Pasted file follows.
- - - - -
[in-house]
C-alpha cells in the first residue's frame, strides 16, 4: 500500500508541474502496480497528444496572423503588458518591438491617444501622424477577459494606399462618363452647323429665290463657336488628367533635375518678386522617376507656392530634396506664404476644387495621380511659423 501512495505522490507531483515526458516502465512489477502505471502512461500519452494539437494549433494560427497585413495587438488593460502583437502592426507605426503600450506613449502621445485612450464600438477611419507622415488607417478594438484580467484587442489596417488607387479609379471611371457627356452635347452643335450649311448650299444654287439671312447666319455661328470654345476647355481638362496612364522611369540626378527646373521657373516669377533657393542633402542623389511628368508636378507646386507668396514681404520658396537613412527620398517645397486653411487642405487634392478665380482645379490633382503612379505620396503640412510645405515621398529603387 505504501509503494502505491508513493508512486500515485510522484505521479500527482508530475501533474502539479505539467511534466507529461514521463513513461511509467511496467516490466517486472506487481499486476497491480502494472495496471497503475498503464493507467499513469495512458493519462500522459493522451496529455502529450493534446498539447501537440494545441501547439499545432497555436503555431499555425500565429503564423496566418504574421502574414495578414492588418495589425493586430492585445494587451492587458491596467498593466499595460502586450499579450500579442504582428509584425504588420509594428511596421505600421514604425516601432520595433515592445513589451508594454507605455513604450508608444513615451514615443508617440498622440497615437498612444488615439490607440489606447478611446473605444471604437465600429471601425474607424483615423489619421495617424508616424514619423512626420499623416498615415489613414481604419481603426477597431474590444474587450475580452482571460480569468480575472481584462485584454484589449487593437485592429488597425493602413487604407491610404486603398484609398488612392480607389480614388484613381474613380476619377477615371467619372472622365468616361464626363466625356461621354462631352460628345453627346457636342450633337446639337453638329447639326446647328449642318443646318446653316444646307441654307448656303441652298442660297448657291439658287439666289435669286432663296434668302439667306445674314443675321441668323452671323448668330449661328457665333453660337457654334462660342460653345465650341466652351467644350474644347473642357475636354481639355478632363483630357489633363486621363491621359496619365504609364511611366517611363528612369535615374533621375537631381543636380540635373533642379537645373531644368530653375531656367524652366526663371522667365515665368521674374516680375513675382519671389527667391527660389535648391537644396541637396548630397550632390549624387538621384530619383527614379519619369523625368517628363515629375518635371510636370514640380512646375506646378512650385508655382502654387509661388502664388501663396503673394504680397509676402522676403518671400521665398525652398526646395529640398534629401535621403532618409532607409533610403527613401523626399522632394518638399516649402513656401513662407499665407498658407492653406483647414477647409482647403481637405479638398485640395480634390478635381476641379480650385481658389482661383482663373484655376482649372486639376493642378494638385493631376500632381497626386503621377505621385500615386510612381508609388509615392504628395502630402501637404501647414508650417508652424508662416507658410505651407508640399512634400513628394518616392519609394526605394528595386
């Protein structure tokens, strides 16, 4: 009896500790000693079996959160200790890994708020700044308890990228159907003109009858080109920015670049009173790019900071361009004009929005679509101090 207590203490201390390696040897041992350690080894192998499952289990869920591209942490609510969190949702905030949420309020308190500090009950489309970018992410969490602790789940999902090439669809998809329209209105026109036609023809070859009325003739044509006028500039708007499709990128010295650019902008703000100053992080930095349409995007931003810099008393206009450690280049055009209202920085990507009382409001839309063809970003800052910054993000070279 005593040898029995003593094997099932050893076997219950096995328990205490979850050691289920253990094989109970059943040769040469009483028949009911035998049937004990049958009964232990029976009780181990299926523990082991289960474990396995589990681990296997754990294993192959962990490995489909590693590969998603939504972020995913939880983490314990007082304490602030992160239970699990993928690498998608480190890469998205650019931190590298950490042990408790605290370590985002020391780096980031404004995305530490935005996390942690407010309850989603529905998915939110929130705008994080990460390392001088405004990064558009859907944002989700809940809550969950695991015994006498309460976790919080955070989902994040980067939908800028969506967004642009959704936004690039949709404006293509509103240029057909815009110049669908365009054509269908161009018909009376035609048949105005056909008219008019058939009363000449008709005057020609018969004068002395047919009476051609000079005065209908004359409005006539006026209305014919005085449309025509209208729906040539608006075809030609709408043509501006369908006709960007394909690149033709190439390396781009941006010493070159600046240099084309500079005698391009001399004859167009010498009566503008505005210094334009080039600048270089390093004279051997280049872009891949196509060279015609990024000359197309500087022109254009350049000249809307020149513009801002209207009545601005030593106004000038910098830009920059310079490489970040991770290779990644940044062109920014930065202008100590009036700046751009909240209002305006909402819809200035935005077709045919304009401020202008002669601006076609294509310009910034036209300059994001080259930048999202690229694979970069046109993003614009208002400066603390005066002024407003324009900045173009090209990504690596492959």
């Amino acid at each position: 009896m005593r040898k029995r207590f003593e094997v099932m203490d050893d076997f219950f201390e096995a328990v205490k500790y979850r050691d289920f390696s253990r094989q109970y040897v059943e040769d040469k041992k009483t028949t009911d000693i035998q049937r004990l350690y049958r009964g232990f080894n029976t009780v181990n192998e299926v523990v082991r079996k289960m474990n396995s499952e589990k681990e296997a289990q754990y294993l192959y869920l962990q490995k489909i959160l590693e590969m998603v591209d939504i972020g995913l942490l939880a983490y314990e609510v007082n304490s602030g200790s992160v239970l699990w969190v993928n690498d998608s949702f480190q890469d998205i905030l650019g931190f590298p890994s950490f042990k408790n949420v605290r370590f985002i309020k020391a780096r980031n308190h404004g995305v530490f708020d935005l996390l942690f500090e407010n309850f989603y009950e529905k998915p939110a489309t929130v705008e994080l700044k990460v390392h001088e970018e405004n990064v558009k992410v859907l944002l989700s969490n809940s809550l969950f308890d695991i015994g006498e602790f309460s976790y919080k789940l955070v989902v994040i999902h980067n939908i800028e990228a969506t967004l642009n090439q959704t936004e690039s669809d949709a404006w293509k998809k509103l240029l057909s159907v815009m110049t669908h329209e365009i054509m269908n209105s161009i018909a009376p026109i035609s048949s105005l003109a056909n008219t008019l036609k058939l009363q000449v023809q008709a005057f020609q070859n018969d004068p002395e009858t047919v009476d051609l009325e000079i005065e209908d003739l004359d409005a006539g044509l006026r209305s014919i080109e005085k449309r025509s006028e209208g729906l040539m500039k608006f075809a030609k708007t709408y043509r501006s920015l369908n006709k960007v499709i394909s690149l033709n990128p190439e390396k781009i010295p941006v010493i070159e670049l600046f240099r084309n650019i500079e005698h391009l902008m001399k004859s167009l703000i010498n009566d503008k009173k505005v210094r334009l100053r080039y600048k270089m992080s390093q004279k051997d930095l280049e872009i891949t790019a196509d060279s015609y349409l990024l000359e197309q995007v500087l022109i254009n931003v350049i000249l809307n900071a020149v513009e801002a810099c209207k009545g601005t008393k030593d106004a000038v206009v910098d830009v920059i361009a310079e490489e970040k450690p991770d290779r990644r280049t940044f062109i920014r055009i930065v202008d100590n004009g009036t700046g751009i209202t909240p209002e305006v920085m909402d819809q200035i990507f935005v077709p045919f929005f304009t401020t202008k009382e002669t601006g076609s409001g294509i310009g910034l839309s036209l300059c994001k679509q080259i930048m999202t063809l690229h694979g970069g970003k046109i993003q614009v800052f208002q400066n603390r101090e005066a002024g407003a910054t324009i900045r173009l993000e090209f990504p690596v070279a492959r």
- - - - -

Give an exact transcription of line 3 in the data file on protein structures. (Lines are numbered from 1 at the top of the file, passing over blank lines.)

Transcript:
């Protein structure tokens, strides 16, 4: 009896500790000693079996959160200790890994708020700044308890990228159907003109009858080109920015670049009173790019900071361009004009929005679509101090 207590203490201390390696040897041992350690080894192998499952289990869920591209942490609510969190949702905030949420309020308190500090009950489309970018992410969490602790789940999902090439669809998809329209209105026109036609023809070859009325003739044509006028500039708007499709990128010295650019902008703000100053992080930095349409995007931003810099008393206009450690280049055009209202920085990507009382409001839309063809970003800052910054993000070279 005593040898029995003593094997099932050893076997219950096995328990205490979850050691289920253990094989109970059943040769040469009483028949009911035998049937004990049958009964232990029976009780181990299926523990082991289960474990396995589990681990296997754990294993192959962990490995489909590693590969998603939504972020995913939880983490314990007082304490602030992160239970699990993928690498998608480190890469998205650019931190590298950490042990408790605290370590985002020391780096980031404004995305530490935005996390942690407010309850989603529905998915939110929130705008994080990460390392001088405004990064558009859907944002989700809940809550969950695991015994006498309460976790919080955070989902994040980067939908800028969506967004642009959704936004690039949709404006293509509103240029057909815009110049669908365009054509269908161009018909009376035609048949105005056909008219008019058939009363000449008709005057020609018969004068002395047919009476051609000079005065209908004359409005006539006026209305014919005085449309025509209208729906040539608006075809030609709408043509501006369908006709960007394909690149033709190439390396781009941006010493070159600046240099084309500079005698391009001399004859167009010498009566503008505005210094334009080039600048270089390093004279051997280049872009891949196509060279015609990024000359197309500087022109254009350049000249809307020149513009801002209207009545601005030593106004000038910098830009920059310079490489970040991770290779990644940044062109920014930065202008100590009036700046751009909240209002305006909402819809200035935005077709045919304009401020202008002669601006076609294509310009910034036209300059994001080259930048999202690229694979970069046109993003614009208002400066603390005066002024407003324009900045173009090209990504690596492959």